Growing Year-Round in Minnesota

What is the difference between aquaponic, hydroponic, and aeroponic growing?

The Collaborative Power of Harvest Nation

In this 5th series of Ecolution, we have been talking with Dani Pieratos about the aeroponic farming of the Native women-led Harvest Nation:

Our aeroponic farming system is designed to grow food in 90 percent less space as regular soil farming, with 90 percent less water and nutrients.

Grow lights have become more financially viable and sustainable, thanks to LED full-spectrum innovations in China five years ago; halogens are more of an energy drainer.

We will work with the efficient micro-grid shipping containers of Box Power.

We had fun working on design with a student-run team from the University of Minnesota that helps startups with technical assistance, marketing, and engineering. They took our prototype model of bins and applied a new vision that enables us to have modular grow bags for different crop sizes and varieties.

We toured Lettuce Abound in St. Cloud. I am kind of a hippy, so this is when I got on board. I was expecting to see a less lively farming environment, but with the ventilation there, plants moved as if they were in natural wind. It smelled so fresh and real, despite not being in soil. I realized Harvest Nation could smell and feel like a real farm.

The growing method reduces the risks of listeria, salmonella, and other contamination. We use a reverse-osmosis filter to purify and recycle water in the system. No fears of bugs and droughts.
Ideally someday we can afford our own nitrate generator to feed the plants, since buying those nutrients is spendy.


Defining -Ponic Farming

Melissa Trent, Pillsbury United Communities

Melissa Trent, of Pillsbury United Communities, defines the difference between aquaponic, hydroponic, and aeroponic growing:

Put simply, the difference is the medium in which plants are grown and the way in which water and nutrients are delivered to the plant.   

To break this down a little further: All plants require macro nutrients, micronutrients (trace minerals), water, and sunlight for growth. Each of these growing methods deliver those inputs in different ways.   

  • Aquaponics utilize fish waste as a plant nutrient source, delivering circulated water directly to the roots, 24/7;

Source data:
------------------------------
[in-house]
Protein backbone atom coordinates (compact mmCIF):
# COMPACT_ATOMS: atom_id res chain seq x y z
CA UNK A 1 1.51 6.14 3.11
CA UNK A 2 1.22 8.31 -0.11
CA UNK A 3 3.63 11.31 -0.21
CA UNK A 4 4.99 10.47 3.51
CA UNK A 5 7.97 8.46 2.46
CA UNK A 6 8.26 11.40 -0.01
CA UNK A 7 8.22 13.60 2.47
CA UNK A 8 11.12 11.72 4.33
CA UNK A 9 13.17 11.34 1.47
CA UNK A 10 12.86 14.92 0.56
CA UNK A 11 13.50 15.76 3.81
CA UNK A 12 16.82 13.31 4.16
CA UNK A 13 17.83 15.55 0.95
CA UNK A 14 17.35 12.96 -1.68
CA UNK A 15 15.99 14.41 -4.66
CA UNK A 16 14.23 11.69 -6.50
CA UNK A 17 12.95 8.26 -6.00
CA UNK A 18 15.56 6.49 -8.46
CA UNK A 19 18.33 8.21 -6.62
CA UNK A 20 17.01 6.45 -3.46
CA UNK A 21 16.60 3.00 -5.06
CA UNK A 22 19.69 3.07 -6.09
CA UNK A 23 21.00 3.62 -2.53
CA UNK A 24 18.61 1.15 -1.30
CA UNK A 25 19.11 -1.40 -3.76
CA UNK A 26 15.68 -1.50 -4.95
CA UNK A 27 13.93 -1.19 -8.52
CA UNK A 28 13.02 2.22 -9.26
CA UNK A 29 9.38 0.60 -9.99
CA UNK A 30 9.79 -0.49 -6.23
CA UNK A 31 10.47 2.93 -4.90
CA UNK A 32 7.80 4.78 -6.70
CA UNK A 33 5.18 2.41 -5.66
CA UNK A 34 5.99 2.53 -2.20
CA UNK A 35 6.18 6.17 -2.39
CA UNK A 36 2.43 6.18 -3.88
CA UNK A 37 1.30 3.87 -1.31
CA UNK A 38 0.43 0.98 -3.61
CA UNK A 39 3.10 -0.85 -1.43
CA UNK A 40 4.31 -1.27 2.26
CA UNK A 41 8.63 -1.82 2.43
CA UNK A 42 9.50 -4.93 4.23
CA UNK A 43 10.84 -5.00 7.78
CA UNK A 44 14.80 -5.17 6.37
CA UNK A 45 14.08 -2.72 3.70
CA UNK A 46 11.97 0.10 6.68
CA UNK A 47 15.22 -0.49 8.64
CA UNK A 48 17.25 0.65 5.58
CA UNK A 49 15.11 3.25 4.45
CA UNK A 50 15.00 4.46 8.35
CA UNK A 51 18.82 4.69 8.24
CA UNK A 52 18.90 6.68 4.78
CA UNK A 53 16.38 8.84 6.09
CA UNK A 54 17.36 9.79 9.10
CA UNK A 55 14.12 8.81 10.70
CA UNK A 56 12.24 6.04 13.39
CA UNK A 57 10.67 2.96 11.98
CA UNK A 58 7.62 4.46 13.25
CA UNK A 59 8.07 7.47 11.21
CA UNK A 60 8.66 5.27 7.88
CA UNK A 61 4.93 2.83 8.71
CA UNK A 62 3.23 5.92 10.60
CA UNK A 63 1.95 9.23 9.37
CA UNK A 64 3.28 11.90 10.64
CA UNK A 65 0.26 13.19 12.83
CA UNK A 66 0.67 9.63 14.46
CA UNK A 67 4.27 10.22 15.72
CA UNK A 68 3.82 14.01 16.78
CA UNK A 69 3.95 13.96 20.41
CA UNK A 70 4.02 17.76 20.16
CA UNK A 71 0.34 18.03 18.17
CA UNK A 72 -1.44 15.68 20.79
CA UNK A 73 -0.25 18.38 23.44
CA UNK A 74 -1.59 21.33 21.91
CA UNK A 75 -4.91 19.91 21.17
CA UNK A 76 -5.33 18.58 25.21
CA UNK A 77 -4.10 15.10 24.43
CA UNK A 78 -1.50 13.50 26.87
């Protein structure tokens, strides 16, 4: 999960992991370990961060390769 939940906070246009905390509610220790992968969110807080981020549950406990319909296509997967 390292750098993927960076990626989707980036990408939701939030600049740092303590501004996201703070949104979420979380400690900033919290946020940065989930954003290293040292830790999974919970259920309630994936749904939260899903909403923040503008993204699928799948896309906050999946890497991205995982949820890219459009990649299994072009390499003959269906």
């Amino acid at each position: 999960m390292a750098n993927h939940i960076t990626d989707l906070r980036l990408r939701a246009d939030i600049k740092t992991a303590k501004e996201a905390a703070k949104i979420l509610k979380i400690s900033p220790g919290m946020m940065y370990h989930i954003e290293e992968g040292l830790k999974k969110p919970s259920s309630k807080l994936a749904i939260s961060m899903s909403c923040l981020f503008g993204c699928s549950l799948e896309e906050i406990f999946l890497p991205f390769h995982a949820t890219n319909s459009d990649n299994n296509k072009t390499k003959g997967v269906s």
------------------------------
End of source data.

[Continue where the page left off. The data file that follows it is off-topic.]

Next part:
• Hydroponics typically uses circulated water to deliver calculated nutrient solutions continuously, (or in the case of our indoor-hydroponic freight farm, water and nutrient solutions are delivered to the root systems at specific times during the day, and are controlled by a timer);
  • Aeroponics use misting technology to deliver precisely calculated nutrients to the root system at specific intervals throughout the day.  

In aquaponic growing, plants are grown without soil and fish waste is cycled through the system to provide essential nutrients for plant growth. Hydroponic and aeroponic growers utilize nutrient solutions, commonly sold on the market as “Nutrient A and B” (containing both macro and micronutrients) to provide essential plant nutrients to the water system.

Aeroponics does not use a plant growth medium. The roots are exposed to the air, giving the advantage of constant contact with O2, allowing the root zone to develop rapidly and giving plants a jump-start. 


Resources

Aquaculture Industry Study
A new three-year, $250,000 project led by the University of Minnesota Sea Grant program seeks to determine the potential for a sustainable food-fish aquaculture industry in Minnesota.
“Potential food-fish farmers planning to enter the industry are interested in credible data that will help them decide which production strategies and species are best suited for profitability,” said Amy Schrank, project lead and University of Minnesota Sea Grant fisheries and aquaculture extension educator.

“Meet the Disruptors” Q&A with Denise Pieratos

“Healthy Eating & Living on the Iron Range and Bois Forte Reservations

Harvest Nation website

When Big is Not Better

Why West Virginia pharmacies delivered COVID-19 vaccines faster

Why factory farm meat is dangerous — with solutions

Minnesota pushes to help smaller processing plants
In the wake of the problems caused by the processing plant closures last year, one idea has become increasingly popular: expanding the number and size of smaller meat processing operations to reduce the state’s reliance on big plants, particularly in the hog industry — 10 plants take roughly 85 percent of the pigs raised in Minnesota today.